Ghanaian regulations dictate that Ghana’s tilapia farmers must use variants of the Akosombo strain, which was developed in the last decade for domestic use at the Aquaculture Research and Development Centre (ARDEC) of Ghana’s Water Research Institute (WRI). However, new trials present a strong argument – from a growth perspective – of switching to the genetically improved farmed tilapia (GIFT strain), which was developed for use in Asian by the predecessor WorldFish in the 1980s.

What’s more, the authors of the new study observe, WorldFish – having initially argued against the introduction of the GIFT strain to Africa, have supported its use since 2007 – not least due to its rapid improvement in growth rates, but also due to the fact that the base population for selection of GIFT was composed from four wild African strains (including a Ghanaian strain) and four farmed Asian strains (of which three originated from Ghana).

Trial methodology

During the recent trials, the growth performance and survival to harvest of the Akosombo strain generation 10 and the GIFT strain generation two (derived from GIFT generation 11 in Malaysia) were evaluated.

The fish were from 96 families of the Akosombo selected line (AKOS), 30 of the Akosombo control line (AKOC), and 22 of the GIFT strain (GIFT). In total, 11,812 tagged fingerlings were stocked at a density of 3 fish per m2 into two ponds, each 2000 m2.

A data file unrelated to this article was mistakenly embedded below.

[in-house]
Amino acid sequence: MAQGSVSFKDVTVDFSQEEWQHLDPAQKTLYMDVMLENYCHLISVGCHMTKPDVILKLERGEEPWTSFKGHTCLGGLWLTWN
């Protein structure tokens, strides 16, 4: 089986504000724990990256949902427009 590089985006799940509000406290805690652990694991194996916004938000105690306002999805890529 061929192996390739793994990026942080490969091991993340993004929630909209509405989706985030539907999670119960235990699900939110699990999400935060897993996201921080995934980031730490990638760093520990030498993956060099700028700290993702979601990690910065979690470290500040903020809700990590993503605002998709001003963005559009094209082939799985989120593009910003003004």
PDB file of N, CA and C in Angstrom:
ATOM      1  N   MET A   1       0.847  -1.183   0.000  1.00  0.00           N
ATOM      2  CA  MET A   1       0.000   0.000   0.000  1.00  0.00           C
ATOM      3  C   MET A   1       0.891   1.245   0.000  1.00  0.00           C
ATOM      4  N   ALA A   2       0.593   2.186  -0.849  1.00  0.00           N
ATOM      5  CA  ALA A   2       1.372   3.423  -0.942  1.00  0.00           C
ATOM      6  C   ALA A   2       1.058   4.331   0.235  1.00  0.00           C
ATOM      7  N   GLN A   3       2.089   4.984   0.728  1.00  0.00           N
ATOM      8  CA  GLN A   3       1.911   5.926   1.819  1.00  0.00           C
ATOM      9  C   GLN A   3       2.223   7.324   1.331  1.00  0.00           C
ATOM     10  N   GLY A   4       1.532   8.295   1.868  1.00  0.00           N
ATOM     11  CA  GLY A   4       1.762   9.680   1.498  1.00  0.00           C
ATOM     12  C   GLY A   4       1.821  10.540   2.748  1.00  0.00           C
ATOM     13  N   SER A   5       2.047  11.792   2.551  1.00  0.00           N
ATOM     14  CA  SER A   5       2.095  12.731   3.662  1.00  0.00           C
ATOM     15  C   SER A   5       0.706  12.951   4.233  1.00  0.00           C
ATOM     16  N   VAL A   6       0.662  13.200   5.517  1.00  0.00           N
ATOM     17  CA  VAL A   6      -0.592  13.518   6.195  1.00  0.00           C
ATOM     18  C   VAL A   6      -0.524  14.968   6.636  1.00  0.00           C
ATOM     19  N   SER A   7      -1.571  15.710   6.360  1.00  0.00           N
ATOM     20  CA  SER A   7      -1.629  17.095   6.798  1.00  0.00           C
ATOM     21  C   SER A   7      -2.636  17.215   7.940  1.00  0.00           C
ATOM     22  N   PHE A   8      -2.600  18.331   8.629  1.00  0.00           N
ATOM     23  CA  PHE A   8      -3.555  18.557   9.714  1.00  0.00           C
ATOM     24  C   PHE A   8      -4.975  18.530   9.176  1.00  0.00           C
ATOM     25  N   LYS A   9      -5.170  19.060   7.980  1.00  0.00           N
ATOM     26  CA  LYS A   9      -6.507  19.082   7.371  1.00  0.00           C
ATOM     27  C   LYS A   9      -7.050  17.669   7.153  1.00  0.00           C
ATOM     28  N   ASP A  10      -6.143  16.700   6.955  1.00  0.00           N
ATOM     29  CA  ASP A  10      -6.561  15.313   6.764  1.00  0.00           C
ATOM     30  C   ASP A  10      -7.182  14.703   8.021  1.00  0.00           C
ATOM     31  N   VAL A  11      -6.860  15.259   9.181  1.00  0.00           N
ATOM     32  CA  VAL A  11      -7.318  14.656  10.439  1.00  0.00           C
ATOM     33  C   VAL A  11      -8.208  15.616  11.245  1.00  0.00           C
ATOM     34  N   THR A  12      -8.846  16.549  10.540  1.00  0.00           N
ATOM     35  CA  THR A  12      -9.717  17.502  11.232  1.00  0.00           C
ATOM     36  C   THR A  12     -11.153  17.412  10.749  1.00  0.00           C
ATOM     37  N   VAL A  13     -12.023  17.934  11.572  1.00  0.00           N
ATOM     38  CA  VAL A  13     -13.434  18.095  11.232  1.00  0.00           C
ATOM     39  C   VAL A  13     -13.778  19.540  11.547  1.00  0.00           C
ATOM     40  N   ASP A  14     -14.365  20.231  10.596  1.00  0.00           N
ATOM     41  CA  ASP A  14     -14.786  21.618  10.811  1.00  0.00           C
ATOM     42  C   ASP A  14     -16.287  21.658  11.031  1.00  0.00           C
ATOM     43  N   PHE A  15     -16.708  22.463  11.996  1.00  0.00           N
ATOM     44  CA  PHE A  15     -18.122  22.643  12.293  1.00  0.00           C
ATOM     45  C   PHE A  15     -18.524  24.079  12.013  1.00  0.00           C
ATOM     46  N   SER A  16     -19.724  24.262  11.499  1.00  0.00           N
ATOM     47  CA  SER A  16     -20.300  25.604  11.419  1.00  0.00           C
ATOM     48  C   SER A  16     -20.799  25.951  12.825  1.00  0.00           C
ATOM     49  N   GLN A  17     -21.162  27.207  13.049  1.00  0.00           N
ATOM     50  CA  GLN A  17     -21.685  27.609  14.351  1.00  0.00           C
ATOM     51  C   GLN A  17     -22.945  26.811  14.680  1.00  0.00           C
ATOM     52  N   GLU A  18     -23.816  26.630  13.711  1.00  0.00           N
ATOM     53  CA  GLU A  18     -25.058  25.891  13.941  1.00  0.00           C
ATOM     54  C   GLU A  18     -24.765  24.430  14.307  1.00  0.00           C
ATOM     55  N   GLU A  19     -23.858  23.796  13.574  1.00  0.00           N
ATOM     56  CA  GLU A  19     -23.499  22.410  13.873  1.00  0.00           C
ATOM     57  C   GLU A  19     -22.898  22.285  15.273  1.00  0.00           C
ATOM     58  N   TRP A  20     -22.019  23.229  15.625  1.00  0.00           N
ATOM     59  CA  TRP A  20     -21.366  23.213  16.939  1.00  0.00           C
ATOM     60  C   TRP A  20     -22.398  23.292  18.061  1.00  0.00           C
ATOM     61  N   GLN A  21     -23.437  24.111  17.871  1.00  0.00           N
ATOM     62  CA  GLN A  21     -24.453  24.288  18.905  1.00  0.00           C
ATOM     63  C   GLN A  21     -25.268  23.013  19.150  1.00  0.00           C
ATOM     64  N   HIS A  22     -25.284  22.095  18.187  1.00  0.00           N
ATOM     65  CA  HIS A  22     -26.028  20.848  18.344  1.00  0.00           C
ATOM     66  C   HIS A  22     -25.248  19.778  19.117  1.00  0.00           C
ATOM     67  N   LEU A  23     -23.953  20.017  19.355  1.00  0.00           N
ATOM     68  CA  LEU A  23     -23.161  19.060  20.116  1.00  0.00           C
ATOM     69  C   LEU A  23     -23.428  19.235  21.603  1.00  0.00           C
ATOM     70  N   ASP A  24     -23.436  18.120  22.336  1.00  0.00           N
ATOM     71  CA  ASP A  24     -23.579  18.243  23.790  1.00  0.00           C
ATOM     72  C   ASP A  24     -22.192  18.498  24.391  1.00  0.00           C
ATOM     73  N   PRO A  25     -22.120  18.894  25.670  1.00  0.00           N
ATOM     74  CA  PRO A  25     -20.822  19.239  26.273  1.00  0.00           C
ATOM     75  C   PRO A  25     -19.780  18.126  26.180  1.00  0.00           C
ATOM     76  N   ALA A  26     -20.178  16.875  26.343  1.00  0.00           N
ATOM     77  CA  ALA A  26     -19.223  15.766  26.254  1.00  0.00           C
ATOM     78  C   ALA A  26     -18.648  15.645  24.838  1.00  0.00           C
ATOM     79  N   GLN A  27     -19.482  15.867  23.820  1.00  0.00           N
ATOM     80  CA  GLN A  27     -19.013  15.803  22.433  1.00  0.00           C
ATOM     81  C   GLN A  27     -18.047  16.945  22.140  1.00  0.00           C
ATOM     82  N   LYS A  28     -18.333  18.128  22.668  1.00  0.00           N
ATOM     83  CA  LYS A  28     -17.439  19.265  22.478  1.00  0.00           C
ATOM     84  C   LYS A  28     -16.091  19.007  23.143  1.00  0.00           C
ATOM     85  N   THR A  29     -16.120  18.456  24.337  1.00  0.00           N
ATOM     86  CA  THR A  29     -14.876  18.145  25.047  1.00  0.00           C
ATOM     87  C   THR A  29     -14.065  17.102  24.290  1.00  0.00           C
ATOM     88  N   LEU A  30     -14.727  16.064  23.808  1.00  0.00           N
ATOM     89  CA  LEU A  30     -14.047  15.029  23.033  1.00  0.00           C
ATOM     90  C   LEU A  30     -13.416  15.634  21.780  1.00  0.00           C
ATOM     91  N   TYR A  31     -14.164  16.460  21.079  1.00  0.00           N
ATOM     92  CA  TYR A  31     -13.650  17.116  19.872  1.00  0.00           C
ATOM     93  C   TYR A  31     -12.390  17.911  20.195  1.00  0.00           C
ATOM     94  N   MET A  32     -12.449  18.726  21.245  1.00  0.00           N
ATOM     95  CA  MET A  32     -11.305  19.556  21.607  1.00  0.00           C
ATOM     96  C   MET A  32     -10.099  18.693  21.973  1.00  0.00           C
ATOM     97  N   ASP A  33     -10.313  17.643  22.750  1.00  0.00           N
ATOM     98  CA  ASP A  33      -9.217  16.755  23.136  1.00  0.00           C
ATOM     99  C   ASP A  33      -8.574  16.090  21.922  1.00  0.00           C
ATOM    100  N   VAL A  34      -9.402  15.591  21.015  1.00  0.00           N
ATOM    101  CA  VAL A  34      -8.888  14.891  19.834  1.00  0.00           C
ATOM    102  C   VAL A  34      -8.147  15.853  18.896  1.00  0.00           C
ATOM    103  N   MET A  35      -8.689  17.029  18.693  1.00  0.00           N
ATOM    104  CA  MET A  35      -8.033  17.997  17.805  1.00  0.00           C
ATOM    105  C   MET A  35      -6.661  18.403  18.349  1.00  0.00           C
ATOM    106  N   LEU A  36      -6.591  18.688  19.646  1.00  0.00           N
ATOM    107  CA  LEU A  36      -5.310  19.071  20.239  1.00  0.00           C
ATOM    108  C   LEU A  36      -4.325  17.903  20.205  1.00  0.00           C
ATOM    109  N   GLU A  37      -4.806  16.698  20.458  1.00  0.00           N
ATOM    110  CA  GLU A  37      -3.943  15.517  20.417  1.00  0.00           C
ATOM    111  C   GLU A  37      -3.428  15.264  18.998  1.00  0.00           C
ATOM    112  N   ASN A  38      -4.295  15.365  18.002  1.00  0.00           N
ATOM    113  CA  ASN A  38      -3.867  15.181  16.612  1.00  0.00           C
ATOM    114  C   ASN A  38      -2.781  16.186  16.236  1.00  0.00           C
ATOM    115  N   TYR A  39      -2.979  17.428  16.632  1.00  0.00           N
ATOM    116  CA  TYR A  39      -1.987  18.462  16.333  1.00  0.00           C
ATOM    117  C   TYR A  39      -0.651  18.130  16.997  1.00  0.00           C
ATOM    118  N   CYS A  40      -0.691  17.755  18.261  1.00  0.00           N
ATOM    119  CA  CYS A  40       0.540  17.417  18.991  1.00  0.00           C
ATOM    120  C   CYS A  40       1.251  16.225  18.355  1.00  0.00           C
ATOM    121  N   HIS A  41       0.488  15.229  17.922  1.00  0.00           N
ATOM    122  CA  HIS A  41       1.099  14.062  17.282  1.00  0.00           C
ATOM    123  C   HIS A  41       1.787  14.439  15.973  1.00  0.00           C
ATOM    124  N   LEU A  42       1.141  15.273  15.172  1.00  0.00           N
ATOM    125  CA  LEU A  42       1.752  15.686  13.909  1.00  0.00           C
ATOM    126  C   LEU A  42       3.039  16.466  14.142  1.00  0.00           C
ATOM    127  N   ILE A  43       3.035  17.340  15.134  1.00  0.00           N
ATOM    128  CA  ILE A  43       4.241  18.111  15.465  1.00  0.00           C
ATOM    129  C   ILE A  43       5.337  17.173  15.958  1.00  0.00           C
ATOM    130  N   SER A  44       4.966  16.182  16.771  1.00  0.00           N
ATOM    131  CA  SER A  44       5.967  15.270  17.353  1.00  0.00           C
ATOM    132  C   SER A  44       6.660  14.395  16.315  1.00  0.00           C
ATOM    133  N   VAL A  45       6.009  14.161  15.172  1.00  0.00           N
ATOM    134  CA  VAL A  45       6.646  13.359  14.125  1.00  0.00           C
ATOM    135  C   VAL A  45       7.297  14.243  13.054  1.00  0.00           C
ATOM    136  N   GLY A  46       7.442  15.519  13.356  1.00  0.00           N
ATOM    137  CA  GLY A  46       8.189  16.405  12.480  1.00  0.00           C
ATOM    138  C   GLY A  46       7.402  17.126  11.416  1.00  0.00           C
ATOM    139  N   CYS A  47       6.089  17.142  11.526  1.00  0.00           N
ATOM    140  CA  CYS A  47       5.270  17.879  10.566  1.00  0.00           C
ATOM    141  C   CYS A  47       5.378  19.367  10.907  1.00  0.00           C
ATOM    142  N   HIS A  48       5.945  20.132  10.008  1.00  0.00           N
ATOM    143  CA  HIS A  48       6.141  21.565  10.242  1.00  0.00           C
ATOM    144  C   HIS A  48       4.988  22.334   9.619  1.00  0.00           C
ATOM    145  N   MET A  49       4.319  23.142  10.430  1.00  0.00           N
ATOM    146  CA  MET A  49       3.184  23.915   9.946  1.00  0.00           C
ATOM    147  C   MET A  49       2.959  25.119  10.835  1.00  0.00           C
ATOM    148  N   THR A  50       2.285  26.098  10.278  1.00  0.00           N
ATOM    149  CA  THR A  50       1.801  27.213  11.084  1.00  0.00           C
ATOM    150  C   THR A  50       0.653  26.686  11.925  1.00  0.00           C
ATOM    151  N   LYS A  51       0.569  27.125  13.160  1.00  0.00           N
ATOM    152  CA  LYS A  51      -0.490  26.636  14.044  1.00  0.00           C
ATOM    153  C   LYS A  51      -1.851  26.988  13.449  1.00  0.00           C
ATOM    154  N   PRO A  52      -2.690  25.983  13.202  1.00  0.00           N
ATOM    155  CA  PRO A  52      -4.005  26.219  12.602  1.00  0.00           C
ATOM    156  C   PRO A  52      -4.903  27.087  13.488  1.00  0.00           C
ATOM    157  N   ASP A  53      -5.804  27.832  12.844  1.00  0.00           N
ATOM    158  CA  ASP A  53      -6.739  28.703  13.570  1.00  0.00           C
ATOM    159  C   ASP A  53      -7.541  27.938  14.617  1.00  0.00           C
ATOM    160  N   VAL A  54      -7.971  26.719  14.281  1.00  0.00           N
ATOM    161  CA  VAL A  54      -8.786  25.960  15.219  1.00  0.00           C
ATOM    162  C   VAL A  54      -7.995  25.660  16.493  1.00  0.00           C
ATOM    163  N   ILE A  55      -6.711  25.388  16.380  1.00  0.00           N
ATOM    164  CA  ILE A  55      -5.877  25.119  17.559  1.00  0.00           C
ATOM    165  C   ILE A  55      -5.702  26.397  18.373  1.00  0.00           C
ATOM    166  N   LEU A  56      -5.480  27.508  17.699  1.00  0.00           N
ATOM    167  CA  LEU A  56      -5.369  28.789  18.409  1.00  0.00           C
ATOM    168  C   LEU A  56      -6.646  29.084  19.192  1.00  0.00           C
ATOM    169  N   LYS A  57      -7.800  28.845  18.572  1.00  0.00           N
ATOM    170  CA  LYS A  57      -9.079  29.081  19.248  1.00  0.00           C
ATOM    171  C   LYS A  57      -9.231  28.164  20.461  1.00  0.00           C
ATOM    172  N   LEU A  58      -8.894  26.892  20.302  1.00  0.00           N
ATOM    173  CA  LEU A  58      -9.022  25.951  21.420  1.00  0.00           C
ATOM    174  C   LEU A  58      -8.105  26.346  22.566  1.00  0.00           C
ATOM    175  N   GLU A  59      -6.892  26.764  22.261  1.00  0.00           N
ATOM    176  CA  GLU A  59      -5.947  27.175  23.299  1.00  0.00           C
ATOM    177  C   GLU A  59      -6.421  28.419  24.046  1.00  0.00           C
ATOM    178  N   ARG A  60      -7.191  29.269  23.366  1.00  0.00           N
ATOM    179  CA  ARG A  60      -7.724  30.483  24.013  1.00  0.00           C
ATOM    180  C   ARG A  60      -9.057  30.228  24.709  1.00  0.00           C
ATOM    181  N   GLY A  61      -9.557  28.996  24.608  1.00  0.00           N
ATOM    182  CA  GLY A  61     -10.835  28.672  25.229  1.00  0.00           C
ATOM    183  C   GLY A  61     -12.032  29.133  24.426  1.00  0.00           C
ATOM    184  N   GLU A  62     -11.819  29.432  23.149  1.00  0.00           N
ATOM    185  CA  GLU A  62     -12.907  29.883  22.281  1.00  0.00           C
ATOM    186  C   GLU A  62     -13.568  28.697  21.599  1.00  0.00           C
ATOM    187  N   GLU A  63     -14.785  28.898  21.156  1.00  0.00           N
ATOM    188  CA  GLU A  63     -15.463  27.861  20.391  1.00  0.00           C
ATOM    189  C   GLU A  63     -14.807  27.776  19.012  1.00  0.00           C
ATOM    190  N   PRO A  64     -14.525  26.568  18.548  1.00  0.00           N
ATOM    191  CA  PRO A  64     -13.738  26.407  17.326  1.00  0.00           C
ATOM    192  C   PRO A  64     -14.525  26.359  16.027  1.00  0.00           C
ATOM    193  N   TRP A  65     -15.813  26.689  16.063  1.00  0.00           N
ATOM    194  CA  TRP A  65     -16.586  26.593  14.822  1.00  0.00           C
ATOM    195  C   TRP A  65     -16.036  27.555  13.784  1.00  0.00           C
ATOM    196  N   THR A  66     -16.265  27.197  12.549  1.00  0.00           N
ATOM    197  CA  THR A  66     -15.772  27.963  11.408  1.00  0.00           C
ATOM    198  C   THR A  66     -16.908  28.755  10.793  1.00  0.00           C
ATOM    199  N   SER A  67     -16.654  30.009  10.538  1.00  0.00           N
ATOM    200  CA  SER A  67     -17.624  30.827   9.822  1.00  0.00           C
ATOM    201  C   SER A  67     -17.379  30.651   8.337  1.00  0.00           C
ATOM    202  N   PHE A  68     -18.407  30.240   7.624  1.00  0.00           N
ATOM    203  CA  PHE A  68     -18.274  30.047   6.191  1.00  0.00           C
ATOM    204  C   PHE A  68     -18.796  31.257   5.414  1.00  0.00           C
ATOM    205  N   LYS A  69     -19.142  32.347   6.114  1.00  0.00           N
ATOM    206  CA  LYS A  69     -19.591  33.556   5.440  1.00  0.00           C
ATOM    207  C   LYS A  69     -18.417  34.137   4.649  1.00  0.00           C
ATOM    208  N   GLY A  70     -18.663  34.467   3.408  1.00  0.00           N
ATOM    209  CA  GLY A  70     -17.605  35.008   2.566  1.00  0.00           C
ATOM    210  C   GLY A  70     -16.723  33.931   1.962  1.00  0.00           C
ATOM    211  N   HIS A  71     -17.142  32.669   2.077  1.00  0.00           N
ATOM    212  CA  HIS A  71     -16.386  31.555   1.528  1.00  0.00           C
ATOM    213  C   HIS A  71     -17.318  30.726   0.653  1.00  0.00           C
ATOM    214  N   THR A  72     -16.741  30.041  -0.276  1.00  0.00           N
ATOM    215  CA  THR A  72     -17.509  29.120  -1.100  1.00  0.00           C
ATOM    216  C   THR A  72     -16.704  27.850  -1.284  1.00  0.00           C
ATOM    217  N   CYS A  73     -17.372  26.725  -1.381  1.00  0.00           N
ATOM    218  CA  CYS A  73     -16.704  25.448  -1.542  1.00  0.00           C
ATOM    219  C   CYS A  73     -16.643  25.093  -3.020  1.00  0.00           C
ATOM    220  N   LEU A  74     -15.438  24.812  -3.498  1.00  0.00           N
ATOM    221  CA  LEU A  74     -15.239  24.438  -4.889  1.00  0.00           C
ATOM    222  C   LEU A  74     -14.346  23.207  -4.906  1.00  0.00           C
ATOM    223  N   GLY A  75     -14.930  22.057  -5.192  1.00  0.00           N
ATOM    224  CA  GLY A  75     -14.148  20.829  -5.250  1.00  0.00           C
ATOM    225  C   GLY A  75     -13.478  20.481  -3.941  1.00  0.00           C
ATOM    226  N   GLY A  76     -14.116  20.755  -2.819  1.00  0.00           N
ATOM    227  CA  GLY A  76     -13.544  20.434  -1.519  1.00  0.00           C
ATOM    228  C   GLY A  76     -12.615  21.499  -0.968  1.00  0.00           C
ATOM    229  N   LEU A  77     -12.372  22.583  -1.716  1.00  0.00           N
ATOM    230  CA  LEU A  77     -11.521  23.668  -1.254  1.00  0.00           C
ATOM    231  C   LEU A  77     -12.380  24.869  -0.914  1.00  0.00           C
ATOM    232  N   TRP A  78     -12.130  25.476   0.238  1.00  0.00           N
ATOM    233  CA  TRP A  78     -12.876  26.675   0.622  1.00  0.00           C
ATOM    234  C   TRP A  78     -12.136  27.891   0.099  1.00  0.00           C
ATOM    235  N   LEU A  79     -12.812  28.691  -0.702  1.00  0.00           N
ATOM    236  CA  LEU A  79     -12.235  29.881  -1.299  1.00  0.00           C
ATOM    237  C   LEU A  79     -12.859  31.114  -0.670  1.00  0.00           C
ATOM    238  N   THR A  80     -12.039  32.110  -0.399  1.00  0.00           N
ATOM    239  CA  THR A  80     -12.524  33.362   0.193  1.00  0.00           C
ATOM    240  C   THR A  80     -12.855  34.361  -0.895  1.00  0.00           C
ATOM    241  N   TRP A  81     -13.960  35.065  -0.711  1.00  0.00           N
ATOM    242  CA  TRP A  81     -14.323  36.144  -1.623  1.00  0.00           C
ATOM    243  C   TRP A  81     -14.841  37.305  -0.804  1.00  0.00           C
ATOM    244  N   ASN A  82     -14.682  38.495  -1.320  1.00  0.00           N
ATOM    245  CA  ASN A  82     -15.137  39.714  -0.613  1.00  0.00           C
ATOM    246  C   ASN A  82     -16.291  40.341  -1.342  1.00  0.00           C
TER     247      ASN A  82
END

The fish were all fed 38 percent crude protein pelleted feed, twice daily, at a rate of 5 percent body weight, for 120 days. Harvest weight of GIFT (150.1 ± 58.5 g) was 2.2 times larger than AKOC (67.6 ± 28.4 g) and 1.8 times larger than the AKOS (85.2 ± 32.0 g) strains. The least-squares mean weight of male GIFT were 98.6 g more than AKOC and 82.7 g more than AKOS. The corresponding ratios for females were even greater, with female GIFT weighing 106.5 g more than AKOC, and 89.9 g more than AKOS. The AKOS grew larger than the AKOC, 15.9 g larger for males and 16.6 g for females.

Moreover survival rates were comparable – with GIFT survival being 55.2 percent, AKOS 54.5 percent and AKOC 50.0 percent.

Conclusions

While the authors of the concede that the Akosombo programme “has successfully produced, over 10 years of selection, a strain that grows about 30 percent faster than unimproved Ghanaian stocks” they also note that their data “suggest a fundamental genetic difference with respect to growth rates between the Akosombo and GIFT strains.”

They allude to the debate over the concerns of using imported elite strains rather than native ones – both from a conservation angle and in terms of the extent to which these strains are adapted to local ecosystems.

“These issues will be debated in respect of the choice of strain for use in the development of the aquaculture industry in Ghana and the Volta basin at large,” they note.

However, their conclusions appear to favour the use of GIFT, on balance.

“The data suggest that it would require more than 20 years of selection for the Akosombo strain to achieve similar levels of growth to the GIFT strain generation tested, during which time continued selection of GIFT would result in even greater improvement in performance. Use of GIFT would be expected to provide a huge boost in commercial tilapia production in Ghana and the sub-region,” they conclude.

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